Redfall is the most recent game in a long series to become obsessed with loot, but it struggles to get even the most fundamental, accepted idea of how that wealth should be distributed right. In the majority of other loot-heavy games, tiers of loot fall in an orderly progression; early loot gives you common or barely uncommon weapons, and as you advance, the gear gets progressively better and rarer. Redfall’s weapons tend to get stronger, but there is no pattern to their rarity. Each of the five colored rarities can appear at any time during the campaign. Similar to how I discovered grays and greens over the last few missions, I discovered purples and golds throughout the first hour.
As a result, Redfall’s loot system feels flawed and superfluous. During one of the game’s early side missions, a treasure drop gave me a gray sniper, a green sniper, a blue sniper, and a purple sniper all at once. There are some fascinating weapons to be found, such as a UV Beam that transforms vampires into stone so you can then blast them into stones, but the greatest weapons stand out for their fundamental capabilities rather than for the RNG-defined advantages that have been hamfisted into yet another game. It’s simple to imagine Redfall without the loot system, with smaller yet deeper areas. Perhaps that would be too similar to the studio’s other titles, which makes Redfall unique in Arkane’s portfolio. However, despite all the differences, it is worse.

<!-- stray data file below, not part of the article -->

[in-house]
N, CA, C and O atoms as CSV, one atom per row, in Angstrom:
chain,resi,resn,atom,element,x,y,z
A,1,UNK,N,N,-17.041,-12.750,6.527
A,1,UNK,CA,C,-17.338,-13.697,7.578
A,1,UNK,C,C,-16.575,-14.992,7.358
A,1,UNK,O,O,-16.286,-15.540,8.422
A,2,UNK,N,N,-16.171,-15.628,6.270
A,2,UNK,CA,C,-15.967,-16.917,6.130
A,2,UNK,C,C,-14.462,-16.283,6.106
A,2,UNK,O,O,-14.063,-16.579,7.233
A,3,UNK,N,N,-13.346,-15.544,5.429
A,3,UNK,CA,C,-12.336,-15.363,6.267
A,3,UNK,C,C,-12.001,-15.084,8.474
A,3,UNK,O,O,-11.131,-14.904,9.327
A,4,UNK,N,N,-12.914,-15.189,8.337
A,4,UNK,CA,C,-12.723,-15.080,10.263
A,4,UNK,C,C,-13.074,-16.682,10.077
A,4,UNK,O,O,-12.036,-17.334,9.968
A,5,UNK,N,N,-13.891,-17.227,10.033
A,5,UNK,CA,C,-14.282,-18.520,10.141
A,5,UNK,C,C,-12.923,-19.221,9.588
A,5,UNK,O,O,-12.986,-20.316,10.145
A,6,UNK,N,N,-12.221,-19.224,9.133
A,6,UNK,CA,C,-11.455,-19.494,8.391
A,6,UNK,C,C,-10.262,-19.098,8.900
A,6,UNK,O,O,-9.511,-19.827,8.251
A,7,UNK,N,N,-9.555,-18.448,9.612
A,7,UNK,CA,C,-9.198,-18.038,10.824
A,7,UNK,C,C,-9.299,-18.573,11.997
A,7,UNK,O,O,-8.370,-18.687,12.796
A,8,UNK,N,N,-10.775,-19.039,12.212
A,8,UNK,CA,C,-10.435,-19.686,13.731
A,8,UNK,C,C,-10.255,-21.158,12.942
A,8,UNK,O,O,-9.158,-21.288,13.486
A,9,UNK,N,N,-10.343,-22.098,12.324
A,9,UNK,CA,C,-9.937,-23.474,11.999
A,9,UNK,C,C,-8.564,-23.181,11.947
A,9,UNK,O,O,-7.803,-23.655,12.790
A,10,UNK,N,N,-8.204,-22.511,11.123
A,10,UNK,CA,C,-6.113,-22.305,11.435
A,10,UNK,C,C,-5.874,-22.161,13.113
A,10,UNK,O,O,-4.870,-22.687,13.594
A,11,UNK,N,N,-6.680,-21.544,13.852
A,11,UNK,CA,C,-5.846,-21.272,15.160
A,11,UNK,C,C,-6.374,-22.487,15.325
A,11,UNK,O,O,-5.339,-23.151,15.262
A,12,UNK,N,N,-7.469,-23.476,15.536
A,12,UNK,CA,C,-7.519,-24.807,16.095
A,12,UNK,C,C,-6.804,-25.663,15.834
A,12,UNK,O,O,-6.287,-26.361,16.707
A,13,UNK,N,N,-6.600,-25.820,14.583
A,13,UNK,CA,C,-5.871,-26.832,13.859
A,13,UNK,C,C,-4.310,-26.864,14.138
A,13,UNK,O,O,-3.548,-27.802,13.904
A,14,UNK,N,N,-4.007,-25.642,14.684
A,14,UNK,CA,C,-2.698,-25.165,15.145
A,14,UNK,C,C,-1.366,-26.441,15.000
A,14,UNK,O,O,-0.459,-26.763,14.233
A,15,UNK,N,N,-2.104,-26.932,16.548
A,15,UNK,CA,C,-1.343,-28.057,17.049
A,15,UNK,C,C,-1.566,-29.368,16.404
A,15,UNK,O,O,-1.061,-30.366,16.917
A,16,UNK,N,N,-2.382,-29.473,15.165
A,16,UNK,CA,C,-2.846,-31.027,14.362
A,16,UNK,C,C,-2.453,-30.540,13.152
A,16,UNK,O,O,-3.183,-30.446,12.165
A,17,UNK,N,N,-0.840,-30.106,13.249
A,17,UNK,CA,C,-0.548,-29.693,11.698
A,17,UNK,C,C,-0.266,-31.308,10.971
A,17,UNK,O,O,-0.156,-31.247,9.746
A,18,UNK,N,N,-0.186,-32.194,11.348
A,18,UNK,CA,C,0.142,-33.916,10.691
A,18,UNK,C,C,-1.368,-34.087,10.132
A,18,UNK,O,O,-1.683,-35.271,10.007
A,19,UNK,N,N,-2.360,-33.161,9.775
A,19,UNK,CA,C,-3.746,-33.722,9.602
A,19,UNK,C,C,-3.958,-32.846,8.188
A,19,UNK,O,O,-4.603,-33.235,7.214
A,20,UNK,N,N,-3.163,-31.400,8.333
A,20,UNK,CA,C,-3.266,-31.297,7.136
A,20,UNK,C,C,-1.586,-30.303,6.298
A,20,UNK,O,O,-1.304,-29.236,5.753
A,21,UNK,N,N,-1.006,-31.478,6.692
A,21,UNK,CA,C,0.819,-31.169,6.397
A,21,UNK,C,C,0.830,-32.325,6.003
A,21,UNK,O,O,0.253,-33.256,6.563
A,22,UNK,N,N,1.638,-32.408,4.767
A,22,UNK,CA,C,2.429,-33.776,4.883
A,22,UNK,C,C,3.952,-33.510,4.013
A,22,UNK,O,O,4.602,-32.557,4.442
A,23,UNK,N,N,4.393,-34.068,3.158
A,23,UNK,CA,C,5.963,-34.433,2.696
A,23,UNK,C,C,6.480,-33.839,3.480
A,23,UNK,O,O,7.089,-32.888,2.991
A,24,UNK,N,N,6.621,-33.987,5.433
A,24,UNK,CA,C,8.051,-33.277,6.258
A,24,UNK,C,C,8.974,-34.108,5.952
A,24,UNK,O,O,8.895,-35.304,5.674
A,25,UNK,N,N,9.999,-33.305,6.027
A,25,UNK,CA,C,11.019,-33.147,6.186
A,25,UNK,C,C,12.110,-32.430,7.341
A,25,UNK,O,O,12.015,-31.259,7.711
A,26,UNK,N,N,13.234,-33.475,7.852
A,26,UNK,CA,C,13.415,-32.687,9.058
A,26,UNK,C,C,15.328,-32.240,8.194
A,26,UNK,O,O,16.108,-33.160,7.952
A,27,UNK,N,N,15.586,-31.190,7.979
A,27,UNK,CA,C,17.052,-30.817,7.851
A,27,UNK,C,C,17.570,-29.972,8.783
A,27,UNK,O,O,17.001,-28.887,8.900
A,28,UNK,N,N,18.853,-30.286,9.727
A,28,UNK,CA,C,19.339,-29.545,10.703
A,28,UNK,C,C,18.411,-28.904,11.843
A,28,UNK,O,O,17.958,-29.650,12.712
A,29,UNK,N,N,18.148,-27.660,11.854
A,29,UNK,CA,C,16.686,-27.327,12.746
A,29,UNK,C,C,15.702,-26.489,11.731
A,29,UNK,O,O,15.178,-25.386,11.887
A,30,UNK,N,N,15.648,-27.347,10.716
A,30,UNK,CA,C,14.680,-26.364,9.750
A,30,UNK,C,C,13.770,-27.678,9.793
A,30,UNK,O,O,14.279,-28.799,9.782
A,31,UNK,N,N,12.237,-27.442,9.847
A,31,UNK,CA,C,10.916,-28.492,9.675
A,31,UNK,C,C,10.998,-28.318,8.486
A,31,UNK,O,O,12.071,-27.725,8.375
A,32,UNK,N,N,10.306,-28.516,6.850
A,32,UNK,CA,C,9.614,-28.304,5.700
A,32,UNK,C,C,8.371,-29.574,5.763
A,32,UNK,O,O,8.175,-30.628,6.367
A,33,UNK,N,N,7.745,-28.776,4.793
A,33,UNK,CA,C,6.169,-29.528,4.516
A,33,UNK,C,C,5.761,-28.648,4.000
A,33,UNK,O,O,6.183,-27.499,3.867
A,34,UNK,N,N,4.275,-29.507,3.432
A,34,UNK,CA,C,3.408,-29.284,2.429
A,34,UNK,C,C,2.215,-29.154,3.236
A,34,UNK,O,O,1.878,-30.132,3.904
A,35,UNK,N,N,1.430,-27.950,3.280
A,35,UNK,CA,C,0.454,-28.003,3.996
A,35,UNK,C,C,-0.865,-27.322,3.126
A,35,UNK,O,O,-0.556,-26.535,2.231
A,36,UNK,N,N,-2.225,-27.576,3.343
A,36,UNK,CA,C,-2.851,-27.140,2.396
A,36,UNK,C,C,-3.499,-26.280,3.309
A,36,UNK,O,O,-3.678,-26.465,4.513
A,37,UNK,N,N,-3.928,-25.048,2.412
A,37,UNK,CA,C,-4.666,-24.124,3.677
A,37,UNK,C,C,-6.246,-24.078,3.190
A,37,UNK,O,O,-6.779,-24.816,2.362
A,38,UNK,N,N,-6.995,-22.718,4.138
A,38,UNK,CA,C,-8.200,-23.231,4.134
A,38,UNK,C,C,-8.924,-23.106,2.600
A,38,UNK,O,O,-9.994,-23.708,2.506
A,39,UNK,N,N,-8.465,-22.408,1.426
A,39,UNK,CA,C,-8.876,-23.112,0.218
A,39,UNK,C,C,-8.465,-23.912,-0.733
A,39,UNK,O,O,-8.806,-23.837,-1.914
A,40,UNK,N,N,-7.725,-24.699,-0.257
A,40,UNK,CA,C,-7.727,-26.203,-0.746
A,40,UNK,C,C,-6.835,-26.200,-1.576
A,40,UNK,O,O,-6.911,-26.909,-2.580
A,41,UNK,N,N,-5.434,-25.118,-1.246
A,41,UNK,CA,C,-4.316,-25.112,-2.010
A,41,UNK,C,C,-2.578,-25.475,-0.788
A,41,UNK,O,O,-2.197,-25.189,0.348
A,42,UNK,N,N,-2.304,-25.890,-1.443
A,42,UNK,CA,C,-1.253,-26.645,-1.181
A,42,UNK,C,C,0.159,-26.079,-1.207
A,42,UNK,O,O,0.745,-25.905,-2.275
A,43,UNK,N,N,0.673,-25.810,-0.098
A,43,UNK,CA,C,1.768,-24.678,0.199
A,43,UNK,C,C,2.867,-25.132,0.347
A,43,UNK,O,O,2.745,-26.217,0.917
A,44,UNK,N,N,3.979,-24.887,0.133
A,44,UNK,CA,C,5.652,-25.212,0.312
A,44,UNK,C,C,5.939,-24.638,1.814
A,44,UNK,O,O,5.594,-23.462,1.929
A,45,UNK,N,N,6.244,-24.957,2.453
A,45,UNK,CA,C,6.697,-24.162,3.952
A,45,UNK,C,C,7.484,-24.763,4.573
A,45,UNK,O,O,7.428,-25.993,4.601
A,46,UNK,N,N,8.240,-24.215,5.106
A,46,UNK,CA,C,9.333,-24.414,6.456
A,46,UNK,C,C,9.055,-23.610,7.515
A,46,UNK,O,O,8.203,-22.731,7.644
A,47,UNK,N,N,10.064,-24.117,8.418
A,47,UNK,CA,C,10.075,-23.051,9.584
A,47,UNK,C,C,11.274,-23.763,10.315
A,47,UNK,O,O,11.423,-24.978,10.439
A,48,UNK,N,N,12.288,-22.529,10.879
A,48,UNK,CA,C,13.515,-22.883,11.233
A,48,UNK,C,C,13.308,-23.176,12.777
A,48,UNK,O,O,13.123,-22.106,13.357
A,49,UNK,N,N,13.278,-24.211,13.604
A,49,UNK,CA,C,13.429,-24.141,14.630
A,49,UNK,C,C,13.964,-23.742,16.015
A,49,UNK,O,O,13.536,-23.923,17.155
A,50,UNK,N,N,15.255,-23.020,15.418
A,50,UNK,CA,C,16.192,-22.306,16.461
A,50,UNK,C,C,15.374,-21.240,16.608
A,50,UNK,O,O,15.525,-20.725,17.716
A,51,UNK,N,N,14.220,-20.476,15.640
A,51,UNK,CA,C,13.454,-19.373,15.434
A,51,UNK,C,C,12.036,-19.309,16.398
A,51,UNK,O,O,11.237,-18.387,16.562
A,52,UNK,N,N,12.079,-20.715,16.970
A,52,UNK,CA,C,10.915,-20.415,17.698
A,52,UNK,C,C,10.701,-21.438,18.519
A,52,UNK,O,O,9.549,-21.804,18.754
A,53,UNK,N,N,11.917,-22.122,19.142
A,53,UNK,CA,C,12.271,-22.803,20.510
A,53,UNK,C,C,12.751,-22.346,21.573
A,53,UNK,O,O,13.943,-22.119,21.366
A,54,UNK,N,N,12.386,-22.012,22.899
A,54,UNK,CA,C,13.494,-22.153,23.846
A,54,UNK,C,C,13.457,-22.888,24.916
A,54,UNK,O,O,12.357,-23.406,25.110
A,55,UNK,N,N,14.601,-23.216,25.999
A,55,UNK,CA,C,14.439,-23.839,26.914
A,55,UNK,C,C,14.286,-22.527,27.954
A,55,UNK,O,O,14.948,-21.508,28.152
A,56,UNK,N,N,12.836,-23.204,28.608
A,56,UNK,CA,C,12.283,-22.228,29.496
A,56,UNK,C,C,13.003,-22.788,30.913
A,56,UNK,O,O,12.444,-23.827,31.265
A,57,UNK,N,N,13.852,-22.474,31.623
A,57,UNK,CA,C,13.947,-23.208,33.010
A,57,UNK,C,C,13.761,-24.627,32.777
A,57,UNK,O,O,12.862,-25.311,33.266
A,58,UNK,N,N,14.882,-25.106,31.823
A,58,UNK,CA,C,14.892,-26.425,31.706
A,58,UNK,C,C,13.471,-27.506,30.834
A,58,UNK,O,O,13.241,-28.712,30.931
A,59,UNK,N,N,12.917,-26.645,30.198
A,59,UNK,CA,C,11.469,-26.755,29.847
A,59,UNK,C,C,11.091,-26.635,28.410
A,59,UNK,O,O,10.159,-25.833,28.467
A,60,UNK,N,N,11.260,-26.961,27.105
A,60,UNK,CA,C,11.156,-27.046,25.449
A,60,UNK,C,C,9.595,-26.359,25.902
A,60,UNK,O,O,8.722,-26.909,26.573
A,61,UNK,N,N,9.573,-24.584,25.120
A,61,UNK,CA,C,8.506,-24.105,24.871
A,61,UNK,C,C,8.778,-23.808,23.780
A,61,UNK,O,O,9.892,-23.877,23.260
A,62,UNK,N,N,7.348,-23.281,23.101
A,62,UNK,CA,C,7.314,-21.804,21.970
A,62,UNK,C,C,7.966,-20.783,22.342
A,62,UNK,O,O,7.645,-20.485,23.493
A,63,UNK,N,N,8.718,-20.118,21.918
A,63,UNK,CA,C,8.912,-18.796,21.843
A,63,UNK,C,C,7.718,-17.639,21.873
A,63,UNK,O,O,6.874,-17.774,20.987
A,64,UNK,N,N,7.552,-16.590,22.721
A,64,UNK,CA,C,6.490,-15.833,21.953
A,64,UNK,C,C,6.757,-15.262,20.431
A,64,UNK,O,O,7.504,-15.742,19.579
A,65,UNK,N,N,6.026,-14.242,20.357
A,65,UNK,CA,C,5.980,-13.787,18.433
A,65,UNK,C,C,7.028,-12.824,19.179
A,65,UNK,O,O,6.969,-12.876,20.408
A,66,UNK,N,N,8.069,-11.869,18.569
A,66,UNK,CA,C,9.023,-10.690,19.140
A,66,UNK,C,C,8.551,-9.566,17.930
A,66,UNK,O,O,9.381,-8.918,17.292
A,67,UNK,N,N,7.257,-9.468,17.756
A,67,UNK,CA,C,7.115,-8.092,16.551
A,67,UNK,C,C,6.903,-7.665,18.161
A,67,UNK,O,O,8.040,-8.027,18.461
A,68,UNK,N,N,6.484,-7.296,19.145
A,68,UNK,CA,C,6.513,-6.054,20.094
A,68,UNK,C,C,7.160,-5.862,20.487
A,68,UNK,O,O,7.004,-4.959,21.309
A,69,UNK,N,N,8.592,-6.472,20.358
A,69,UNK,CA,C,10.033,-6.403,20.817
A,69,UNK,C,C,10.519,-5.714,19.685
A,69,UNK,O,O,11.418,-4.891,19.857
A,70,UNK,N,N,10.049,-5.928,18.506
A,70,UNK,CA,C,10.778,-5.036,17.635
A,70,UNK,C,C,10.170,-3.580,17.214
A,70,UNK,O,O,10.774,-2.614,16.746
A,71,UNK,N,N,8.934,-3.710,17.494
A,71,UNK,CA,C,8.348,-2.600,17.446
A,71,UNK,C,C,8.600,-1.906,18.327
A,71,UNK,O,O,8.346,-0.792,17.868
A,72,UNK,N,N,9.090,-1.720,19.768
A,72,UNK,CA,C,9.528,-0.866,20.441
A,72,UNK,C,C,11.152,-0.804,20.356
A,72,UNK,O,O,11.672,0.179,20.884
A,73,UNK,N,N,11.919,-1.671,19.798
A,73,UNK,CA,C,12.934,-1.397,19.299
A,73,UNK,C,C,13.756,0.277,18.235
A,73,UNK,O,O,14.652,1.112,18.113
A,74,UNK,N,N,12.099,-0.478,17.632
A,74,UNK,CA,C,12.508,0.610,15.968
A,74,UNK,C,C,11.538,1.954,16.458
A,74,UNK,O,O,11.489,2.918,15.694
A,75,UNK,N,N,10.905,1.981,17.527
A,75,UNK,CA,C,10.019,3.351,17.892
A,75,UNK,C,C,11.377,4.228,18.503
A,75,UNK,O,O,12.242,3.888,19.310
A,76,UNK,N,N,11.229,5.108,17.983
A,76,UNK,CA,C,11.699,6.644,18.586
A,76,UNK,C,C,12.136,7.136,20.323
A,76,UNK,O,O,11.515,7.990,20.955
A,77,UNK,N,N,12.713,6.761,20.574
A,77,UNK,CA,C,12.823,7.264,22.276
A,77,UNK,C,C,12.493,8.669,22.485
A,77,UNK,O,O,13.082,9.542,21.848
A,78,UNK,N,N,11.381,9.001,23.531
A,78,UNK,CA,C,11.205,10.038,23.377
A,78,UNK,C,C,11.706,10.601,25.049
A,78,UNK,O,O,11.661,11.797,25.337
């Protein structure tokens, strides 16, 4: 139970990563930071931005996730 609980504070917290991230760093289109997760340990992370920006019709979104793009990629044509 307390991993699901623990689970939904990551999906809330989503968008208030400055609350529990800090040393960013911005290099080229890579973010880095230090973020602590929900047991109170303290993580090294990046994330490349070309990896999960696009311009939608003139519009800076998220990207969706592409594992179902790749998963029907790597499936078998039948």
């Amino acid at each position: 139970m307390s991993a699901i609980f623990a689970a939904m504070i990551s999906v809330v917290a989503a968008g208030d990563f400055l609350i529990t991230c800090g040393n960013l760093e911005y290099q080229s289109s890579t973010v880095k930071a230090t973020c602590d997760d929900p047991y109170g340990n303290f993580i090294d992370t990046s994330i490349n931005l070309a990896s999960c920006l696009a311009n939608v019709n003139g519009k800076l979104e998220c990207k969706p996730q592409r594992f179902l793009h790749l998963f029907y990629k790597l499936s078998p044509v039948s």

Redfall is ultimately a game that shouldn’t have been made available yet. The gameplay loop of exploring its world with friends is hampered by a long list of issues, and the gameplay loop itself feels undermined by parts that are badly handled and inappropriate for the team creating them. I can’t pretend to know if Arkane wanted to create a loot-shooter or was required to create one, but I can describe how it feels to be one of the world’s top game studios abruptly reduced to nothing.